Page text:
HMAS
Bundarra

Type
Motor Launch
Pennant
621
Commissioned
2 January 1943
Dimensions & Displacement
Length 42 feet
Beam 10 feet
Draught 3 feet 9 inches
Performance
Speed 8 knots
Armament
Guns 1 x .303 inch Machine Gun
Other Armament 10 x 25lb Depth Charges

With much of the Royal Australian Navy fleet deployed to foreign waters in the early years of World War II, the defence of Australia’s coastlines became a primary concern for the Naval Board. The Naval Auxiliary Patrol (NAP) was a war-raised unit approved on 25 June 1941, charged with patrolling and safeguarding Australia's inner harbours, ports, rivers and estuaries against enemy sabotage or attack. The NAP fleet was comprised primarily of former pleasure craft, offered freely by their owners.

In May 1942, the NAP was transferred to the Royal Australian Naval Volunteer Reserve (RANVR) and was thereafter known as the RANVR NAP. By October 1942 the total strength of the NAP had increased to over 3000 mobilised and unmobilised reserves. This was to remain the case until early 1944 when it was considered that the danger of enemy attack was remote enough to reduce the strength of the NAP to a minimum. https://www.navy.gov.au/media-room/publications/naval-auxiliary-patrol.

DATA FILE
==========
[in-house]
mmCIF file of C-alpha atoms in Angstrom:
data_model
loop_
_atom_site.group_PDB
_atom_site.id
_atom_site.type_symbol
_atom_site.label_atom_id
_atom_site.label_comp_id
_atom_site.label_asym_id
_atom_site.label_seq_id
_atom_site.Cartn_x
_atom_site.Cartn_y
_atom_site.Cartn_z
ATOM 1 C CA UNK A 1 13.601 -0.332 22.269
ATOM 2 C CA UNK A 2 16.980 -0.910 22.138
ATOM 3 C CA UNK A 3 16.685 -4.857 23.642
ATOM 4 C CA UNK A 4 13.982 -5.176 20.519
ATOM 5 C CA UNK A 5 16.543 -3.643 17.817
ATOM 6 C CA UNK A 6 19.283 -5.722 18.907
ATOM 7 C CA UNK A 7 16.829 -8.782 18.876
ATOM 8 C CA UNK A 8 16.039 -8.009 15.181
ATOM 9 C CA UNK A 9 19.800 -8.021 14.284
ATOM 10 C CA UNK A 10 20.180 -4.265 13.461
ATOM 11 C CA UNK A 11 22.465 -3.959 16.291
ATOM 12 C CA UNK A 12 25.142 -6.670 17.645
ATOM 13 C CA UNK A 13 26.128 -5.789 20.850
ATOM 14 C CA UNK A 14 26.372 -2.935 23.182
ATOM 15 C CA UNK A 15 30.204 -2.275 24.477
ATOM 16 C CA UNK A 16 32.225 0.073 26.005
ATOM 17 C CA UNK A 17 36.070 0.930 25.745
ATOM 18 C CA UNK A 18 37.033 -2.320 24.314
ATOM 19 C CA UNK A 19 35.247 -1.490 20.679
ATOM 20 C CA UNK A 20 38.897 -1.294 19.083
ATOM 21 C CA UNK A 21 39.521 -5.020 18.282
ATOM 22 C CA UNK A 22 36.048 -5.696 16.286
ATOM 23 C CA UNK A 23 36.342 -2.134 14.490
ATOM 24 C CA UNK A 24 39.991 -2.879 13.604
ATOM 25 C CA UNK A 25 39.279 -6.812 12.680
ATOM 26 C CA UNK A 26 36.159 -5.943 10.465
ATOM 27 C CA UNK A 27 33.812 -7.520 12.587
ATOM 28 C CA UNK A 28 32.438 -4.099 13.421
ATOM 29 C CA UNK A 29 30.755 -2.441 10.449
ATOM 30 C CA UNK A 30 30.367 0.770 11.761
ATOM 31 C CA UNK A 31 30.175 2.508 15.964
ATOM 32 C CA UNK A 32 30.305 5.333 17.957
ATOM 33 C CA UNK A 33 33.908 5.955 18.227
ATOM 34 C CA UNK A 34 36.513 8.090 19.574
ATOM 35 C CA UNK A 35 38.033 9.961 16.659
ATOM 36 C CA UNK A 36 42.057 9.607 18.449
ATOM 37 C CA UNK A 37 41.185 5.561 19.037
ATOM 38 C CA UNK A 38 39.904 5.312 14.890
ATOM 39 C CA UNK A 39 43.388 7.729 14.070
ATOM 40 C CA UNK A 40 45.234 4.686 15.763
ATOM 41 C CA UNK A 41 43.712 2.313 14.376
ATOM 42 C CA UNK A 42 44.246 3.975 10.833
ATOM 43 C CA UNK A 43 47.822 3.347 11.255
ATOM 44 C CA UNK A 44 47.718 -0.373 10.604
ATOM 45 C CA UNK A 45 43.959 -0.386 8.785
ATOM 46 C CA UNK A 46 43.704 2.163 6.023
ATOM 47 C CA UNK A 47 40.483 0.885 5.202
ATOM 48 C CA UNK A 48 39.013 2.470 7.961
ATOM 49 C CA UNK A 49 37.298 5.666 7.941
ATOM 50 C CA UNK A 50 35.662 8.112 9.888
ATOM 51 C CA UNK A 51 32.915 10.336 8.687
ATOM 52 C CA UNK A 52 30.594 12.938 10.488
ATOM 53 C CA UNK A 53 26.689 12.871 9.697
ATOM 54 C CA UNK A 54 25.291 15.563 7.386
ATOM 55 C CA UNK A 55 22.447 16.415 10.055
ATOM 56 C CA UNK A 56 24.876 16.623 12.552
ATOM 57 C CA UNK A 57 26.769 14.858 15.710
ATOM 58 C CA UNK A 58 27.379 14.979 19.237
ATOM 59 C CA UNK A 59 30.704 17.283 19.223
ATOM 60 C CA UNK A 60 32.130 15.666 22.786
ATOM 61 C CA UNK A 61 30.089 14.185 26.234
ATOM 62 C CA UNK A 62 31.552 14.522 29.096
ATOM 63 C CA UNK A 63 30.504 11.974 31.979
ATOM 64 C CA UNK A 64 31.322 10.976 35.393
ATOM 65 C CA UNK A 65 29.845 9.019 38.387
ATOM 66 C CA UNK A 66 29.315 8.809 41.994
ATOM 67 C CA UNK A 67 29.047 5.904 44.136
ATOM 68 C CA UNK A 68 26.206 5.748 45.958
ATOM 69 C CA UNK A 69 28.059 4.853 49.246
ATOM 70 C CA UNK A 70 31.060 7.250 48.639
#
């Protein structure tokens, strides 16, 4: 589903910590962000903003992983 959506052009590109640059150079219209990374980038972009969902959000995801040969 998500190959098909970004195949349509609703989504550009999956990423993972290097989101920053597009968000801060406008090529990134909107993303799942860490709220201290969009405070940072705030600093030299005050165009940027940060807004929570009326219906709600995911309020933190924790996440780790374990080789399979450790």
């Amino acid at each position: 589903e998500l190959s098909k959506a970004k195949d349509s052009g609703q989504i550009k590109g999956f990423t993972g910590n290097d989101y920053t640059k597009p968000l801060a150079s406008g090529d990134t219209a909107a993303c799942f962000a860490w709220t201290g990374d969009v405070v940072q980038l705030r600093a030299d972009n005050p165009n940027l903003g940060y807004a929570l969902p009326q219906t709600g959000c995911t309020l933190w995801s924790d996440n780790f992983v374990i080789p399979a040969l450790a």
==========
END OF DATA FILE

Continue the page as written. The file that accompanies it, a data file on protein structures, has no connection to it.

Bundarra was a 42 foot Motor Launch that served as a Naval Auxiliary Patrol vessel. Requisitioned for naval service on 19 October 1942, the boat commissioned into the RAN on 2 January 1943. HMAS Bundarra was purchased by the Australian Government on 10 May 1943. The boat was lost to fire in October 1944.

HMAS Bundarra first appeared in the January 1943 edition of the Navy List: https://www.navy.gov.au/sites/default/files/documents/Navy_List-January-1943.pdf
HMAS Bundarra first appeared in the January 1943 edition of the Navy List: https://www.navy.gov.au/sites/default/files/documents/Navy_List-January-...